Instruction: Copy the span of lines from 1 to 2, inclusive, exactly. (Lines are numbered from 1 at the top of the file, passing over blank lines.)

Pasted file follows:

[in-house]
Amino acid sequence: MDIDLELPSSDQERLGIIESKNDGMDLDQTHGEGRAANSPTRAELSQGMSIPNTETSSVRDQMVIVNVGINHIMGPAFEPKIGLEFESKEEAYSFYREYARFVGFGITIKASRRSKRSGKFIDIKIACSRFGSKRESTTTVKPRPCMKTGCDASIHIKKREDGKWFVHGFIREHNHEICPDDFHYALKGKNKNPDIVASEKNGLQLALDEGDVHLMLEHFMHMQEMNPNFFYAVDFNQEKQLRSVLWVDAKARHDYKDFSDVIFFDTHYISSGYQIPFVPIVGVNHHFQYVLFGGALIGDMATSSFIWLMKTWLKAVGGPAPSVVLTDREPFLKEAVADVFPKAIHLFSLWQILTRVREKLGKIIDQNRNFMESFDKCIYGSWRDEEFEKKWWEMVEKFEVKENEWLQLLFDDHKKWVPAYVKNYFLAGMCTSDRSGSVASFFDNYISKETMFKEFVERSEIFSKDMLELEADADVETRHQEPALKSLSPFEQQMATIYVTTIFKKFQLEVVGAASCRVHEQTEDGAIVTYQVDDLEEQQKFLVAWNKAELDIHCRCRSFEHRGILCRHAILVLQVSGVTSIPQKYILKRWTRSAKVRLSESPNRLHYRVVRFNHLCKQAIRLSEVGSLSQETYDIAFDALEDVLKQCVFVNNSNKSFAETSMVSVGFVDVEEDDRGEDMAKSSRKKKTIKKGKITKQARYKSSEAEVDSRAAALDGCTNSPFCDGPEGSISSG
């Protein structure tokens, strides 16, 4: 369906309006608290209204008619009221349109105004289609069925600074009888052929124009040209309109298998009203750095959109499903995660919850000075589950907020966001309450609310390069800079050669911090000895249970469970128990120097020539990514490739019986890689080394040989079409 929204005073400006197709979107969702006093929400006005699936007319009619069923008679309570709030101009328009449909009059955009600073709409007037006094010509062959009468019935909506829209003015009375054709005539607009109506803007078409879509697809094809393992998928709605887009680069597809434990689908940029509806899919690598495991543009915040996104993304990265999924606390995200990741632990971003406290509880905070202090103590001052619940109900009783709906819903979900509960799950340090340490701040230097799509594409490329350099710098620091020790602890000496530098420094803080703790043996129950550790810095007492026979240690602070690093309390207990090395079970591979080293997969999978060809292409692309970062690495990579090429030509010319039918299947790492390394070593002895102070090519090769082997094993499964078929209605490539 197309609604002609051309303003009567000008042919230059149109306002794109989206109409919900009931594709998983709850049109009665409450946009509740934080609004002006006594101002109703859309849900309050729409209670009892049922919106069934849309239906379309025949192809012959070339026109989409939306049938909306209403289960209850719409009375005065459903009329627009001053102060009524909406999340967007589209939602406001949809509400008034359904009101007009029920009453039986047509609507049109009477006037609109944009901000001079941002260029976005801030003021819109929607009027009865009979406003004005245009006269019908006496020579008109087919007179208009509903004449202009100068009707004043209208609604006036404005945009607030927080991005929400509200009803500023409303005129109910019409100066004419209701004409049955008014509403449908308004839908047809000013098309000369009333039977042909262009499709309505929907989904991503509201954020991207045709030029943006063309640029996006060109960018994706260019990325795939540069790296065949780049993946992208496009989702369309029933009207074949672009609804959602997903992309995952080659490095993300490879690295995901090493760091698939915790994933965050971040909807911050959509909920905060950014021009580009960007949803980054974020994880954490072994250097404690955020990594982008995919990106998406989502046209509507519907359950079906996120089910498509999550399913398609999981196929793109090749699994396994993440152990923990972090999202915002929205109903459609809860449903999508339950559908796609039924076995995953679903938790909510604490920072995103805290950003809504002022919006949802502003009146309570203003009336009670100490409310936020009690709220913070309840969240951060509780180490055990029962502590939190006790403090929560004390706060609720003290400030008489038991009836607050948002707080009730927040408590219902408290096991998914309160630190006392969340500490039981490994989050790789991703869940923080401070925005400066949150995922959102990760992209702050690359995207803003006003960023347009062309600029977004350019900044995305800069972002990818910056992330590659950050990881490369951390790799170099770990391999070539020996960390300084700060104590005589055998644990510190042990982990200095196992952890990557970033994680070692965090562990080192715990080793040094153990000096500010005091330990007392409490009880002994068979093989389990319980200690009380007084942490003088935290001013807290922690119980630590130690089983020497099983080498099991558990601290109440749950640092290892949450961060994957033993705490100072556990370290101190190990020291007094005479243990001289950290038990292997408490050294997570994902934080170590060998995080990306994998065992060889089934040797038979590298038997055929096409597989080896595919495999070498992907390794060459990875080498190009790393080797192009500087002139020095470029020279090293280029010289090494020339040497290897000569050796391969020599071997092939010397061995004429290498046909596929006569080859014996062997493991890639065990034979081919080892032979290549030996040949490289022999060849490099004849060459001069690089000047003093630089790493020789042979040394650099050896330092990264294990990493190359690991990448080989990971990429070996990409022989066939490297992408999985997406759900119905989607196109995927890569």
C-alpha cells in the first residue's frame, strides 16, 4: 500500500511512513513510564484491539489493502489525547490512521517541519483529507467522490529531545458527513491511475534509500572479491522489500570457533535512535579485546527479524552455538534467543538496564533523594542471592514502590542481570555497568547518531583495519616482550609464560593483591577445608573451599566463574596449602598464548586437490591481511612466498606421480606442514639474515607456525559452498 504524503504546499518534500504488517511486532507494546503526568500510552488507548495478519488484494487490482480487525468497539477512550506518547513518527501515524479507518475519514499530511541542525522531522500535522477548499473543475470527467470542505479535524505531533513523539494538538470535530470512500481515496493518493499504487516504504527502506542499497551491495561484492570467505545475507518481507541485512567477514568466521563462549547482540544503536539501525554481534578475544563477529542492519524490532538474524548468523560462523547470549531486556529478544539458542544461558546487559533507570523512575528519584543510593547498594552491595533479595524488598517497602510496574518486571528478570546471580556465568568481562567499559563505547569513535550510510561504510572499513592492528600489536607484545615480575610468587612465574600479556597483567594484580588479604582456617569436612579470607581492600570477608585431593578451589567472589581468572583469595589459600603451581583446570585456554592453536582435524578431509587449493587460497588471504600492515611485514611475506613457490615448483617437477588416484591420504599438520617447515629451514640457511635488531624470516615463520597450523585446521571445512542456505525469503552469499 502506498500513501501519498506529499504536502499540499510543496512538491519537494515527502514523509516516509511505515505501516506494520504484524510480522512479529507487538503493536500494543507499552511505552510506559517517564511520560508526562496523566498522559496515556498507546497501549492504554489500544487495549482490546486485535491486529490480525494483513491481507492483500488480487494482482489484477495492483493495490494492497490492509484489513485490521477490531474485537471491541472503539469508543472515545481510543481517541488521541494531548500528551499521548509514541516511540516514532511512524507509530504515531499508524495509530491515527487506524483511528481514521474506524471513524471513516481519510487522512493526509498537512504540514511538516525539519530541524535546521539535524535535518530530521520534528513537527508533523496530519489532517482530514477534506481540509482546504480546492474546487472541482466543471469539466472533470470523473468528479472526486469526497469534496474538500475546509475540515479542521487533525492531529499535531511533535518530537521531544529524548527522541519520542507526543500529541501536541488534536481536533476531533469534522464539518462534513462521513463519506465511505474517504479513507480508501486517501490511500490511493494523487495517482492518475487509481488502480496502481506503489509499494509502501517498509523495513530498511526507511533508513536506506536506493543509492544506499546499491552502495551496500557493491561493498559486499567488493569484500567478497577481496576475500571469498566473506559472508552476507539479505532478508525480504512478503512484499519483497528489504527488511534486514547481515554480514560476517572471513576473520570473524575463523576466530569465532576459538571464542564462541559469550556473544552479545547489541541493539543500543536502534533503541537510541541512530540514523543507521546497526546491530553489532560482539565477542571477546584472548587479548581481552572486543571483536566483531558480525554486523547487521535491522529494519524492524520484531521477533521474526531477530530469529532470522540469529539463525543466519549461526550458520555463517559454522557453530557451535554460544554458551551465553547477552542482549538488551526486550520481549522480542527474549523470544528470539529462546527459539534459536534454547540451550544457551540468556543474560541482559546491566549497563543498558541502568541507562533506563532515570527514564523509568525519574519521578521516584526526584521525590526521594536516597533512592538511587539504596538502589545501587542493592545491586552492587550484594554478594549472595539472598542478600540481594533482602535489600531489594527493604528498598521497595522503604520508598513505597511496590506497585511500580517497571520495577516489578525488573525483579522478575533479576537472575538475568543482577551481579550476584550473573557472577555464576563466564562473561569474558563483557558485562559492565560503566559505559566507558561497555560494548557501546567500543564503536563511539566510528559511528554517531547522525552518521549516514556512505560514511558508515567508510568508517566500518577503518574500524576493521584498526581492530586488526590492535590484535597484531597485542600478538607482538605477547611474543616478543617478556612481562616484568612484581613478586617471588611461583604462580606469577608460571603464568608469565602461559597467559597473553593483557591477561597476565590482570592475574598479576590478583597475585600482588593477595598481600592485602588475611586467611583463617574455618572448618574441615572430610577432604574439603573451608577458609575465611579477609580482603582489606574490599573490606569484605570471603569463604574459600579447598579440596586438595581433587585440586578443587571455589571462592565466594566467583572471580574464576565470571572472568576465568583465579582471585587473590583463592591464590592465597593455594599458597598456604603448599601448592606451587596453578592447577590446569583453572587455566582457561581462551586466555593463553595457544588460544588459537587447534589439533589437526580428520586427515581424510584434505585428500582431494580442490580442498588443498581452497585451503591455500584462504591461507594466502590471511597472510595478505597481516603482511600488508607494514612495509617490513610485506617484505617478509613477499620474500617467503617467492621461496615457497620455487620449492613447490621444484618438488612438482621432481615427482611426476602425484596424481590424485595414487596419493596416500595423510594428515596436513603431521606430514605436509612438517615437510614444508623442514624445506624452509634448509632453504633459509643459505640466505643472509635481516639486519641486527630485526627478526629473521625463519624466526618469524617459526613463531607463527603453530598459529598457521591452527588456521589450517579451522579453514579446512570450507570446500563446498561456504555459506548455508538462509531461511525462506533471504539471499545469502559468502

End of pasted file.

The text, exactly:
[in-house]
Amino acid sequence: MDIDLELPSSDQERLGIIESKNDGMDLDQTHGEGRAANSPTRAELSQGMSIPNTETSSVRDQMVIVNVGINHIMGPAFEPKIGLEFESKEEAYSFYREYARFVGFGITIKASRRSKRSGKFIDIKIACSRFGSKRESTTTVKPRPCMKTGCDASIHIKKREDGKWFVHGFIREHNHEICPDDFHYALKGKNKNPDIVASEKNGLQLALDEGDVHLMLEHFMHMQEMNPNFFYAVDFNQEKQLRSVLWVDAKARHDYKDFSDVIFFDTHYISSGYQIPFVPIVGVNHHFQYVLFGGALIGDMATSSFIWLMKTWLKAVGGPAPSVVLTDREPFLKEAVADVFPKAIHLFSLWQILTRVREKLGKIIDQNRNFMESFDKCIYGSWRDEEFEKKWWEMVEKFEVKENEWLQLLFDDHKKWVPAYVKNYFLAGMCTSDRSGSVASFFDNYISKETMFKEFVERSEIFSKDMLELEADADVETRHQEPALKSLSPFEQQMATIYVTTIFKKFQLEVVGAASCRVHEQTEDGAIVTYQVDDLEEQQKFLVAWNKAELDIHCRCRSFEHRGILCRHAILVLQVSGVTSIPQKYILKRWTRSAKVRLSESPNRLHYRVVRFNHLCKQAIRLSEVGSLSQETYDIAFDALEDVLKQCVFVNNSNKSFAETSMVSVGFVDVEEDDRGEDMAKSSRKKKTIKKGKITKQARYKSSEAEVDSRAAALDGCTNSPFCDGPEGSISSG